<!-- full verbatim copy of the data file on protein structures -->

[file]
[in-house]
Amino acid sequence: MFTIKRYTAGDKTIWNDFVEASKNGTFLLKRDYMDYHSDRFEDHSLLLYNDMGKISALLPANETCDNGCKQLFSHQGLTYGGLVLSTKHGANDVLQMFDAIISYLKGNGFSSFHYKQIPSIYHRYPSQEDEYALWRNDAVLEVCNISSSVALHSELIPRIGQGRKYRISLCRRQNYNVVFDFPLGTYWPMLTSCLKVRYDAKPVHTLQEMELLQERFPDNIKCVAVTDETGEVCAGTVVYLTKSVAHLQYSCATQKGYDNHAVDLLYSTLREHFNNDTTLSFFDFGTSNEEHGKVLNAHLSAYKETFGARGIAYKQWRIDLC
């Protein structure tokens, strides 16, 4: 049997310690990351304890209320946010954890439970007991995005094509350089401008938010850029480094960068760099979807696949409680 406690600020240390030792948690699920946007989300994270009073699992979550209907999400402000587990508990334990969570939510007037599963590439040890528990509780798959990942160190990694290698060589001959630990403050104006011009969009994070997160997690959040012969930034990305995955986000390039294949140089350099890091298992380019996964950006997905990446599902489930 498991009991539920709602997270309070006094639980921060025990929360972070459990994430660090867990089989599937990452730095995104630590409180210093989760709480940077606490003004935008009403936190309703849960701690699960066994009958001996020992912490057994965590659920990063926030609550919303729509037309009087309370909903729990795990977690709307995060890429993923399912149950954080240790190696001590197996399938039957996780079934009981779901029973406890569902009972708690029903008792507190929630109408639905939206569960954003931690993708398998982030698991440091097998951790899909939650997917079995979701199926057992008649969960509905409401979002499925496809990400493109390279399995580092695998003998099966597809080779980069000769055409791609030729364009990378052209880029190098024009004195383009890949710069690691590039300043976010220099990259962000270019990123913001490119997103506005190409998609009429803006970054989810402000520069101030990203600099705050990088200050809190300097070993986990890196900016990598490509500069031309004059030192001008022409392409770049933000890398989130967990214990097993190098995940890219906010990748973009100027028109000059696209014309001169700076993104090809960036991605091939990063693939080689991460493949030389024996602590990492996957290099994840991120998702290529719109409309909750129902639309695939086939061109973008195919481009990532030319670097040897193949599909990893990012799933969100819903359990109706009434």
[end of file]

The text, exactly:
[in-house]
Amino acid sequence: MFTIKRYTAGDKTIWNDFVEASKNGTFLLKRDYMDYHSDRFEDHSLLLYNDMGKISALLPANETCDNGCKQLFSHQGLTYGGLVLSTKHGANDVLQMFDAIISYLKGNGFSSFHYKQIPSIYHRYPSQEDEYALWRNDAVLEVCNISSSVALHSELIPRIGQGRKYRISLCRRQNYNVVFDFPLGTYWPMLTSCLKVRYDAKPVHTLQEMELLQERFPDNIKCVAVTDETGEVCAGTVVYLTKSVAHLQYSCATQKGYDNHAVDLLYSTLREHFNNDTTLSFFDFGTSNEEHGKVLNAHLSAYKETFGARGIAYKQWRIDLC
């Protein structure tokens, strides 16, 4: 049997310690990351304890209320946010954890439970007991995005094509350089401008938010850029480094960068760099979807696949409680 406690600020240390030792948690699920946007989300994270009073699992979550209907999400402000587990508990334990969570939510007037599963590439040890528990509780798959990942160190990694290698060589001959630990403050104006011009969009994070997160997690959040012969930034990305995955986000390039294949140089350099890091298992380019996964950006997905990446599902489930 498991009991539920709602997270309070006094639980921060025990929360972070459990994430660090867990089989599937990452730095995104630590409180210093989760709480940077606490003004935008009403936190309703849960701690699960066994009958001996020992912490057994965590659920990063926030609550919303729509037309009087309370909903729990795990977690709307995060890429993923399912149950954080240790190696001590197996399938039957996780079934009981779901029973406890569902009972708690029903008792507190929630109408639905939206569960954003931690993708398998982030698991440091097998951790899909939650997917079995979701199926057992008649969960509905409401979002499925496809990400493109390279399995580092695998003998099966597809080779980069000769055409791609030729364009990378052209880029190098024009004195383009890949710069690691590039300043976010220099990259962000270019990123913001490119997103506005190409998609009429803006970054989810402000520069101030990203600099705050990088200050809190300097070993986990890196900016990598490509500069031309004059030192001008022409392409770049933000890398989130967990214990097993190098995940890219906010990748973009100027028109000059696209014309001169700076993104090809960036991605091939990063693939080689991460493949030389024996602590990492996957290099994840991120998702290529719109409309909750129902639309695939086939061109973008195919481009990532030319670097040897193949599909990893990012799933969100819903359990109706009434």